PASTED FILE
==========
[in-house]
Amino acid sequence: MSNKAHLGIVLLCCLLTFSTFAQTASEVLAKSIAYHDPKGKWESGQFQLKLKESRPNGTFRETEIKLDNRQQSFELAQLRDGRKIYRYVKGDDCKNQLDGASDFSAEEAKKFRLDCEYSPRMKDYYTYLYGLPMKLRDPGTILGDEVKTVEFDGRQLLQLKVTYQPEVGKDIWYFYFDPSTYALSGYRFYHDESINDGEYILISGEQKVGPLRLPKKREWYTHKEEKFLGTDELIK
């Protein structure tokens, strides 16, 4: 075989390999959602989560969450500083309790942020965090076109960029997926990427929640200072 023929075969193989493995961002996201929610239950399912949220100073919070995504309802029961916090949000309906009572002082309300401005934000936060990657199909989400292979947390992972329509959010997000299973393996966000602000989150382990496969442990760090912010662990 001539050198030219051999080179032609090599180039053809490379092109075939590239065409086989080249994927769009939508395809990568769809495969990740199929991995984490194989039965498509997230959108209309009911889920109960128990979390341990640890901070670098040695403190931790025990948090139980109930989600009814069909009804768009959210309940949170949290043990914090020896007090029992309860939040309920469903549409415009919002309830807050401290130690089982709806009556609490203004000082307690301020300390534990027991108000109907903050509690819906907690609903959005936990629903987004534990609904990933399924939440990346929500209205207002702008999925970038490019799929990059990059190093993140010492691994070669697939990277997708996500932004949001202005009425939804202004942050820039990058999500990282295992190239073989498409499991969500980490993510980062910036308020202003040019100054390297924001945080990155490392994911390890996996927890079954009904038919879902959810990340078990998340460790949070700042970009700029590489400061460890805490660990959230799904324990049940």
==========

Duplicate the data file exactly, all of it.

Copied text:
[in-house]
Amino acid sequence: MSNKAHLGIVLLCCLLTFSTFAQTASEVLAKSIAYHDPKGKWESGQFQLKLKESRPNGTFRETEIKLDNRQQSFELAQLRDGRKIYRYVKGDDCKNQLDGASDFSAEEAKKFRLDCEYSPRMKDYYTYLYGLPMKLRDPGTILGDEVKTVEFDGRQLLQLKVTYQPEVGKDIWYFYFDPSTYALSGYRFYHDESINDGEYILISGEQKVGPLRLPKKREWYTHKEEKFLGTDELIK
């Protein structure tokens, strides 16, 4: 075989390999959602989560969450500083309790942020965090076109960029997926990427929640200072 023929075969193989493995961002996201929610239950399912949220100073919070995504309802029961916090949000309906009572002082309300401005934000936060990657199909989400292979947390992972329509959010997000299973393996966000602000989150382990496969442990760090912010662990 001539050198030219051999080179032609090599180039053809490379092109075939590239065409086989080249994927769009939508395809990568769809495969990740199929991995984490194989039965498509997230959108209309009911889920109960128990979390341990640890901070670098040695403190931790025990948090139980109930989600009814069909009804768009959210309940949170949290043990914090020896007090029992309860939040309920469903549409415009919002309830807050401290130690089982709806009556609490203004000082307690301020300390534990027991108000109907903050509690819906907690609903959005936990629903987004534990609904990933399924939440990346929500209205207002702008999925970038490019799929990059990059190093993140010492691994070669697939990277997708996500932004949001202005009425939804202004942050820039990058999500990282295992190239073989498409499991969500980490993510980062910036308020202003040019100054390297924001945080990155490392994911390890996996927890079954009904038919879902959810990340078990998340460790949070700042970009700029590489400061460890805490660990959230799904324990049940």